Wednesday, April 15, 2009

GM vs Philip Morris (Altria)

The following is a good example of how much durable high return on capital (ROC) and a consistently low stock price in the long run matters in investing. Let's say $ 10,000 was invested in the following two stocks back in 1957.

Fifty plus years later, $ 10,000 invested in General Motors (GM) back then was well on its way to being worth nothing.

(Unless, of course, the cash dividends were invested elsewhere over time.)

In contrast, $ 10,000 invested in Philip Morris (now Altria: MO) was worth over $ 80 million (incl. reinvested dividends) fifty years later.

The tobacco company generated an annual return of nearly 20% during that time frame.

So an asset that returns that much annually left to the magic of compounding turns $ 10,000 into more than $ 80 million in roughly 50 years.

A big part of the returns produced by Philip Morris/Altria came from dividends that were reinvested in a stock that was consistently inexpensive.*

The fact that some investors won't touch a tobacco stock along with the risk of litigation, regulation, taxation, and declining volumes kept shares of Philip Morris/Altria mostly cheap for many years.

That means a roughly 6x increase in value has been an average decade for MO. That also happens to be pretty much what Altria produced this past decade. Odds aren't too bad that both Altria and the recently spun off Philip Morris International (PM) will continue to do just fine (though likely not nearly as spectacular as in the past).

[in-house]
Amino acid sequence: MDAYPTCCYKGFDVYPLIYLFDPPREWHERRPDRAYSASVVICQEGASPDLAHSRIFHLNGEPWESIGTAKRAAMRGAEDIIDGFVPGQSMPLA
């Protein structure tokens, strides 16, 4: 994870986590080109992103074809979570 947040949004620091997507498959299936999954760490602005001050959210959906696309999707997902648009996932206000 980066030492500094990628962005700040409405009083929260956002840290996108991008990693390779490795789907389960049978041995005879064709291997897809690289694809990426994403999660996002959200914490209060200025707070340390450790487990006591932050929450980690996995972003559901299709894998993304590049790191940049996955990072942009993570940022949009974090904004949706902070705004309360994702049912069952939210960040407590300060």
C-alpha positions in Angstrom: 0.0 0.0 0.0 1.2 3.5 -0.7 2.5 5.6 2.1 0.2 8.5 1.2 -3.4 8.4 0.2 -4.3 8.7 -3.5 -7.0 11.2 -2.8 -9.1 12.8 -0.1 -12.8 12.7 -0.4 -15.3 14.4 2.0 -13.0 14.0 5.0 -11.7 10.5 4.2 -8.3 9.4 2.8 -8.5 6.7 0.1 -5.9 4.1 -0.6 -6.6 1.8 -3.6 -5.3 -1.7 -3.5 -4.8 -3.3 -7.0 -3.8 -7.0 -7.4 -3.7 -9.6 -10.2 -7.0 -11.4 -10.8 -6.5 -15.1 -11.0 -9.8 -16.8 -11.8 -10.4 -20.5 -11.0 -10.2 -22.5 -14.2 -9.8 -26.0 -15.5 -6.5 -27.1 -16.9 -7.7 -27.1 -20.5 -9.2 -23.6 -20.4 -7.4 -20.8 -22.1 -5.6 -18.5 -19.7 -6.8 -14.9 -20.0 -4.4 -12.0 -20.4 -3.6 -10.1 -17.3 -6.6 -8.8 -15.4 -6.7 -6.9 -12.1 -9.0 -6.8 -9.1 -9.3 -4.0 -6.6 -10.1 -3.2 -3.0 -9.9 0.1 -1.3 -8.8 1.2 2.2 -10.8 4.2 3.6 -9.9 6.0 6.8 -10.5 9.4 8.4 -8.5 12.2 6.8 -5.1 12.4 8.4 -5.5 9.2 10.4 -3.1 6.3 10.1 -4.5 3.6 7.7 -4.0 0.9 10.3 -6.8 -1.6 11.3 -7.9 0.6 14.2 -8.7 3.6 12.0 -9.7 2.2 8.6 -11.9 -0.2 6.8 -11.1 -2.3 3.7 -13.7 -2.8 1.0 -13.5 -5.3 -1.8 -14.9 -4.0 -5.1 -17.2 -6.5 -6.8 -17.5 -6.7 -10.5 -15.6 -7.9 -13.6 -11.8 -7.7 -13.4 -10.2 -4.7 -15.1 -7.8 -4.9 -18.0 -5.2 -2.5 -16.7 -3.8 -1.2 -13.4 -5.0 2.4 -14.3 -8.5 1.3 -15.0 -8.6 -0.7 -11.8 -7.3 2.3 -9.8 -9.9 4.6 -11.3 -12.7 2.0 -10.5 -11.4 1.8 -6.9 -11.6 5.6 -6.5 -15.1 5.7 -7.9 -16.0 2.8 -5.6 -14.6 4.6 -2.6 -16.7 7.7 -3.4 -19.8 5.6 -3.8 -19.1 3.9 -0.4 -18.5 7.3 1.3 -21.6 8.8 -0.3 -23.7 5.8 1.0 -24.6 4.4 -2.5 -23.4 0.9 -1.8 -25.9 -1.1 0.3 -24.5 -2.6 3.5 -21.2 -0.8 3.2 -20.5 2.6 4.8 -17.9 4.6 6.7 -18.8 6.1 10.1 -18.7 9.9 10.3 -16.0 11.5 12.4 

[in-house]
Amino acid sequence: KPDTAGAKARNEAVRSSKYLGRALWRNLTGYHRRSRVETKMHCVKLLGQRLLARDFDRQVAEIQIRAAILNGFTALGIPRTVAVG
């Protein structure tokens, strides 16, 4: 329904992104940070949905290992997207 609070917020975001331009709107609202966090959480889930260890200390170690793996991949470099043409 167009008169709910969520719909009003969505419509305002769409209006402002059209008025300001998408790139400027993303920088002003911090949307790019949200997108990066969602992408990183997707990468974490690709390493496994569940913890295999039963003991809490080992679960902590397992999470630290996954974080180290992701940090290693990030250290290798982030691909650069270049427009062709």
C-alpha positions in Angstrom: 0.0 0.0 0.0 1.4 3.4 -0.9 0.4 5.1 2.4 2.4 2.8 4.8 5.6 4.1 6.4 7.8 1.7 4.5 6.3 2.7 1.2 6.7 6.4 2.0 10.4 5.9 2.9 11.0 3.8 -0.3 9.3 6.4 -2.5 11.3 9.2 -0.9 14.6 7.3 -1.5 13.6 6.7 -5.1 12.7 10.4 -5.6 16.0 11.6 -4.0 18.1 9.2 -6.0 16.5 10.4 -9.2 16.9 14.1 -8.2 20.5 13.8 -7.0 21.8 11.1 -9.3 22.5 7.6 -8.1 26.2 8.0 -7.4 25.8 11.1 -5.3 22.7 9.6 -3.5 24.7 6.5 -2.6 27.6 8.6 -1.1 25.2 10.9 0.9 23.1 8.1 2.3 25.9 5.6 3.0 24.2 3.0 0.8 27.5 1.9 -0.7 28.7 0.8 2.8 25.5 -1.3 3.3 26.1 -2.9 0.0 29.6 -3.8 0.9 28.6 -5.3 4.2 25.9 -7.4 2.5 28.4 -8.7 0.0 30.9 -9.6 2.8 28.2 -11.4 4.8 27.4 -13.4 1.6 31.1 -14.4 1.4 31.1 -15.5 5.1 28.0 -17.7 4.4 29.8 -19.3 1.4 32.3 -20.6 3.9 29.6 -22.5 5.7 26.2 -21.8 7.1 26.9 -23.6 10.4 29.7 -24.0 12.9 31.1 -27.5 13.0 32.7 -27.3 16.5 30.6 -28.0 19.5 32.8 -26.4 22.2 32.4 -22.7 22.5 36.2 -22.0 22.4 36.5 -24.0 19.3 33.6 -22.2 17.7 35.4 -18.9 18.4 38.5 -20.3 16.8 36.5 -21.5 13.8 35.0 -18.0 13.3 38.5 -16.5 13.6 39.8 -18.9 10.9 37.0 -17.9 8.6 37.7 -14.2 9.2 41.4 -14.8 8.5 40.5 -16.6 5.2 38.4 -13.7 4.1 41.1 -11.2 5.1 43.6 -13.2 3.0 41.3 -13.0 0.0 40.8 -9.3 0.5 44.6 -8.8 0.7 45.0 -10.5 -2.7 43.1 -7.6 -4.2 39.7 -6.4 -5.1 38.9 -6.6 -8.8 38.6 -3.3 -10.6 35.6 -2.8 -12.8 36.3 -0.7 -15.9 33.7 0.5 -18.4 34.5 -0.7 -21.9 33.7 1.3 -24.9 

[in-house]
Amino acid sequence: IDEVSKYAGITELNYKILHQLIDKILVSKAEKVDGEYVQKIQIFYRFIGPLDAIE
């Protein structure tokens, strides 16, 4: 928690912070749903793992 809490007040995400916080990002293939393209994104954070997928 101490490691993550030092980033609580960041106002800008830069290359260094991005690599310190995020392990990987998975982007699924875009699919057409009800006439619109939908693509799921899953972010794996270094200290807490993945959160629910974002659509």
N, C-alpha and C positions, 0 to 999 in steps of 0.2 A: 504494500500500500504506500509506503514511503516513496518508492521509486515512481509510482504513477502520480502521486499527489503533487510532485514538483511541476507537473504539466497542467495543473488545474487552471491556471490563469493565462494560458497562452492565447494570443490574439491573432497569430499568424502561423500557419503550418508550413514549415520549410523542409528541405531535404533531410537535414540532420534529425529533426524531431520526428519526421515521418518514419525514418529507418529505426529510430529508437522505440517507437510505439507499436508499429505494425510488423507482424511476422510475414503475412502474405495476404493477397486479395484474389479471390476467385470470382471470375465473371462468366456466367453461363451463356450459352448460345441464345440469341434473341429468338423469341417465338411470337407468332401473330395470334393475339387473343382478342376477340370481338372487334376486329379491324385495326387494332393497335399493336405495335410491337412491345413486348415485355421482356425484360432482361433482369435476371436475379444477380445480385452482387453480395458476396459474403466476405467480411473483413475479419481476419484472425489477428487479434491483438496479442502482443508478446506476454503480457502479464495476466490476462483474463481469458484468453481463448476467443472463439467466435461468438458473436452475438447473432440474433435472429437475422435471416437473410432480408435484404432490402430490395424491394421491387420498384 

Also, all else equal, total return will be improved if the shares are priced, more often than not, at a nice discount to intrinsic value (to improve the effectiveness of buybacks and dividend reinvestment).

Those with a long-term investing horizon should consider that the next time they cheer for a near-term stock price increase.


Long position in MO and PM

* This works in a similar way to share repurchases other than tax considerations. Dividends can be taxed. That is not the case for share repurchases. Excluding the tax differences, share repurchases and dividend reinvestments -- implemented at reasonable or better valuation levels (i.e. discount to intrinsic value) -- similarly benefit long-term owners; the former reduces overall share count, while the latter increases the number of shares owned.
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